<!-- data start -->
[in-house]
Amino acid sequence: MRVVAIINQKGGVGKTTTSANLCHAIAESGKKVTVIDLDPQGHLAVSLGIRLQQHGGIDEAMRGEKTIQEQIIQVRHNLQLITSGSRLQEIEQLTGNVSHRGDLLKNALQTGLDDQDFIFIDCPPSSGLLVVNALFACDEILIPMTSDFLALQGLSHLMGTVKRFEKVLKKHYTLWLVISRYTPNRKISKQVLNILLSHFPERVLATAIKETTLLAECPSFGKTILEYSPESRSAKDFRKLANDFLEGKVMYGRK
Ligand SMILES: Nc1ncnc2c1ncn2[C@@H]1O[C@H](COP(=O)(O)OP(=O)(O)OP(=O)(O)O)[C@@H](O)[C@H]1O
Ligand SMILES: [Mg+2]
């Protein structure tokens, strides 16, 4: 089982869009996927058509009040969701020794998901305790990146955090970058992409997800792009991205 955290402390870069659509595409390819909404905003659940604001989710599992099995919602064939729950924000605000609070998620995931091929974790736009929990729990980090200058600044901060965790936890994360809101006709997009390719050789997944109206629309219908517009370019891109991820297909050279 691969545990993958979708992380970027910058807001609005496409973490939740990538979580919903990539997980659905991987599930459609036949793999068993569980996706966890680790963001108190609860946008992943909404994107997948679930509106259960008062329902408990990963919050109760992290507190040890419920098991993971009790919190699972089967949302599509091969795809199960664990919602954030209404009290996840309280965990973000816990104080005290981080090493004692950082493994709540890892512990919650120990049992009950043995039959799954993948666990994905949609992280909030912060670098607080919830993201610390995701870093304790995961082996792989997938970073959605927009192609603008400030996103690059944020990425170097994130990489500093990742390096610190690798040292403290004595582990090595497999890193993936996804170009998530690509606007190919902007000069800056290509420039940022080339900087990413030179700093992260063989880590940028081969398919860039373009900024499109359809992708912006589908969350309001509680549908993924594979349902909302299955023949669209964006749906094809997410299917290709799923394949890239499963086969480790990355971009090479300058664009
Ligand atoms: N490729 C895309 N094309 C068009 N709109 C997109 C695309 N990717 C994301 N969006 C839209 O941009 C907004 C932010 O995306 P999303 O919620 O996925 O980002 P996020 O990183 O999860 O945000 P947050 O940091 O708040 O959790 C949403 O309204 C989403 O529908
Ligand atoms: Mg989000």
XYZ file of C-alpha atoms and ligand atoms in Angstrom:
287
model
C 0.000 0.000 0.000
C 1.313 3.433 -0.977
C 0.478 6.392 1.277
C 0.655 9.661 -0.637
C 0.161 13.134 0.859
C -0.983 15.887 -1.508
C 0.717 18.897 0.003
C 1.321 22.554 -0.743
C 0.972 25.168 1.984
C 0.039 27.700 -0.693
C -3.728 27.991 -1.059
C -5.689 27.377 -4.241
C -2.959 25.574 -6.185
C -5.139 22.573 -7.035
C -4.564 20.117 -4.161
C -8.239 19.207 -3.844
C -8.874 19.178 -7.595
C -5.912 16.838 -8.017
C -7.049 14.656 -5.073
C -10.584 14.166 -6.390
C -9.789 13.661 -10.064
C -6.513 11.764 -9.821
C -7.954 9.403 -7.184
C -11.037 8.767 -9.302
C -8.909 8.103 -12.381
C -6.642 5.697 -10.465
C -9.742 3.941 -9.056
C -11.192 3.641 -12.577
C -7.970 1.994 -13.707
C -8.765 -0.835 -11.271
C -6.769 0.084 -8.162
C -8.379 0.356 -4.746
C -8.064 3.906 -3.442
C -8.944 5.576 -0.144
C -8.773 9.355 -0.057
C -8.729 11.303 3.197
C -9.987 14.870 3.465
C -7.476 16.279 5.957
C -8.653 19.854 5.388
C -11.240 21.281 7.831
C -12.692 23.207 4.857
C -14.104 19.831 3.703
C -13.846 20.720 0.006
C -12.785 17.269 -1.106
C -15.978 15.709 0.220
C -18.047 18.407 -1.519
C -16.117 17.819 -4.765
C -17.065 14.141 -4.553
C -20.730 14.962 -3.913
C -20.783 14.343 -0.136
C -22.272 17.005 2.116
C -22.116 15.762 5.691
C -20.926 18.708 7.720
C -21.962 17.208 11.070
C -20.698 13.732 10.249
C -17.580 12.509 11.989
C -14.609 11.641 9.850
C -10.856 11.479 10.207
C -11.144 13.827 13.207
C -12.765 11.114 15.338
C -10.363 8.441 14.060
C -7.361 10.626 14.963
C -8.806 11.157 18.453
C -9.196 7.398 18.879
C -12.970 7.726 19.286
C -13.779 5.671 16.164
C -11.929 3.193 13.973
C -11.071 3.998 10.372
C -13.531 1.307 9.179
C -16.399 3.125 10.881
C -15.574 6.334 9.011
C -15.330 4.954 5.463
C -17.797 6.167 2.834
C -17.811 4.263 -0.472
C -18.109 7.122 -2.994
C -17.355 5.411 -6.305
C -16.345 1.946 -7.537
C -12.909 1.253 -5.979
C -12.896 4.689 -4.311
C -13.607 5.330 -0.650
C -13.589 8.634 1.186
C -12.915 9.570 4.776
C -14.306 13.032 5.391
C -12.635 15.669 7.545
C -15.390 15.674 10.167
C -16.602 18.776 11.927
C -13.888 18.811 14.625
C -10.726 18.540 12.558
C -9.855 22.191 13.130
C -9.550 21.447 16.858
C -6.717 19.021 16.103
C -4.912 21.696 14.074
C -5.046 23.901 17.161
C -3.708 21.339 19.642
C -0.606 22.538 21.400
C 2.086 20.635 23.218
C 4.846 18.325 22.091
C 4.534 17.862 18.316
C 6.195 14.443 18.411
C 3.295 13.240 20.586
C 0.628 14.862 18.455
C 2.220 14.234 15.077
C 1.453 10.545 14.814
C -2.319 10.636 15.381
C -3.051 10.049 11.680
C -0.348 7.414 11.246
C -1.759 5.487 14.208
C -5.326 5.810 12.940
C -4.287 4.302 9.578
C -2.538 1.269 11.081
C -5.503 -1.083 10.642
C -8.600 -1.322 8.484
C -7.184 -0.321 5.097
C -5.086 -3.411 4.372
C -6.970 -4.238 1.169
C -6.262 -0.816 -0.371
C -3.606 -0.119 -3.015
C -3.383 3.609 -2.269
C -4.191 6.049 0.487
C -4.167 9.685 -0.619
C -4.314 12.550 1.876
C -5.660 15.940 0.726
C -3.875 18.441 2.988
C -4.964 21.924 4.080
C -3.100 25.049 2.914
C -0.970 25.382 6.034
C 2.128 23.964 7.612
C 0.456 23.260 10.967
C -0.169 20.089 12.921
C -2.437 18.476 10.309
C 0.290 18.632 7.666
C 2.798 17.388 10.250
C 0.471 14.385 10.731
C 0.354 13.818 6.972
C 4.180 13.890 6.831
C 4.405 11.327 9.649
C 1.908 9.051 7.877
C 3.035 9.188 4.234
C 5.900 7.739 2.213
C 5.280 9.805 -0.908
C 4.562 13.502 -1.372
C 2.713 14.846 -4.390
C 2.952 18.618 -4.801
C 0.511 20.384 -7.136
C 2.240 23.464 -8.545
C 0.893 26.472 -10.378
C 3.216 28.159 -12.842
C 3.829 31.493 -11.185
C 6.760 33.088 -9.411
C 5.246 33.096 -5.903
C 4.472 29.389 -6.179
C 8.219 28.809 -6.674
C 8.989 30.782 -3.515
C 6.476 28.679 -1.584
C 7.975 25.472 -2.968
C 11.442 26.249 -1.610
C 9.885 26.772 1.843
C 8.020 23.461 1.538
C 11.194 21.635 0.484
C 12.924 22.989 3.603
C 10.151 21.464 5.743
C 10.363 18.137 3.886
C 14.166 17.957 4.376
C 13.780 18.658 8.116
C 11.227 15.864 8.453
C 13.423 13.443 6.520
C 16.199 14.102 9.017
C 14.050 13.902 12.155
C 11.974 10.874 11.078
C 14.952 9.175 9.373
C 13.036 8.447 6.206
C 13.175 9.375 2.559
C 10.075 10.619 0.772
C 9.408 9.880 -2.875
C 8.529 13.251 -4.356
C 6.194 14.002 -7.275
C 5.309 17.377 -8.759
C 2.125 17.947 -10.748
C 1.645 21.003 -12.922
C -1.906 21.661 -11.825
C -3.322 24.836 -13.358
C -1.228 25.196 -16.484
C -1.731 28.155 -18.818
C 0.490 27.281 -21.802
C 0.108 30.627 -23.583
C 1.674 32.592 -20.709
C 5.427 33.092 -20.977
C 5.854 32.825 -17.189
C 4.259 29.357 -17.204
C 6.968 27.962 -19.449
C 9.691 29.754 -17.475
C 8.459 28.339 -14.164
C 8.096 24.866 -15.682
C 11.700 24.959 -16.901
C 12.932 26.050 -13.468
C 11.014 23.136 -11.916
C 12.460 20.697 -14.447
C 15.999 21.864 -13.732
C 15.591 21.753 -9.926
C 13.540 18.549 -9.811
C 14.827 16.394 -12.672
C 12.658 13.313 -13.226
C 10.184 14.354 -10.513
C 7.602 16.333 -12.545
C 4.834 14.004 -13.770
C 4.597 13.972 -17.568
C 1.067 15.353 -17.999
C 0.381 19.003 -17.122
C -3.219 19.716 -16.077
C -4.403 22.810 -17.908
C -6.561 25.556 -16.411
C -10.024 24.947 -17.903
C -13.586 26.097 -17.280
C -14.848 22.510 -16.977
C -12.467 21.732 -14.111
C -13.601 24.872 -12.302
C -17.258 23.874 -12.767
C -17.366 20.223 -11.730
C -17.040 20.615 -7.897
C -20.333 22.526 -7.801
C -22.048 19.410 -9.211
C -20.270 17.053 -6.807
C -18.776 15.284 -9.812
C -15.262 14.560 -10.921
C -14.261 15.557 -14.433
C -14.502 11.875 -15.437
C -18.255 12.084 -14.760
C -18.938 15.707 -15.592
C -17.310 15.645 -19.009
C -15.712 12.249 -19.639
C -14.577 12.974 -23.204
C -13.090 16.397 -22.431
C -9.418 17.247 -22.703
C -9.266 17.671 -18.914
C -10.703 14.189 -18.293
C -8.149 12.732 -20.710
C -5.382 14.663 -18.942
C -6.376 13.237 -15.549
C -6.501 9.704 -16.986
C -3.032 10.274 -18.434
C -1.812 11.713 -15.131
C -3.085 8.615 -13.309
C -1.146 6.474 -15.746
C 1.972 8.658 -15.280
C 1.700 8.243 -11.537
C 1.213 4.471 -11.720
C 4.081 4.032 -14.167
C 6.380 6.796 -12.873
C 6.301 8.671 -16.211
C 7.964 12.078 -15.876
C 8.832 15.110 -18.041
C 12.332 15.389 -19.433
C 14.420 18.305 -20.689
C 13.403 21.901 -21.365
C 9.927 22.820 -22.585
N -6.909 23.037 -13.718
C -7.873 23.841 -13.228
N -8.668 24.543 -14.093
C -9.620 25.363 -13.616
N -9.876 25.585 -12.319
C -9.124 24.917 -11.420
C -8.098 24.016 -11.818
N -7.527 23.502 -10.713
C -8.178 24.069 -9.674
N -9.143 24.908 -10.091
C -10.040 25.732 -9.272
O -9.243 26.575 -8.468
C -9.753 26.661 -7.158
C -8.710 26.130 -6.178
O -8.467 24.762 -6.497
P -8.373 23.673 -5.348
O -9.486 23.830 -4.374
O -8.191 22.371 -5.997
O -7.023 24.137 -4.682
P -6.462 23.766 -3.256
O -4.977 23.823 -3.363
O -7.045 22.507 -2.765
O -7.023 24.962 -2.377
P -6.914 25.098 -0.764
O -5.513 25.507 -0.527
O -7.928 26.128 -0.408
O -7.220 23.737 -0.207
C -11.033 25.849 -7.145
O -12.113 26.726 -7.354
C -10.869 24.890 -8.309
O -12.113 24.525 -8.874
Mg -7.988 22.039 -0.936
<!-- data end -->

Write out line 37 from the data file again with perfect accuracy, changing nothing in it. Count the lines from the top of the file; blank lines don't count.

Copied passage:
C -9.742 3.941 -9.056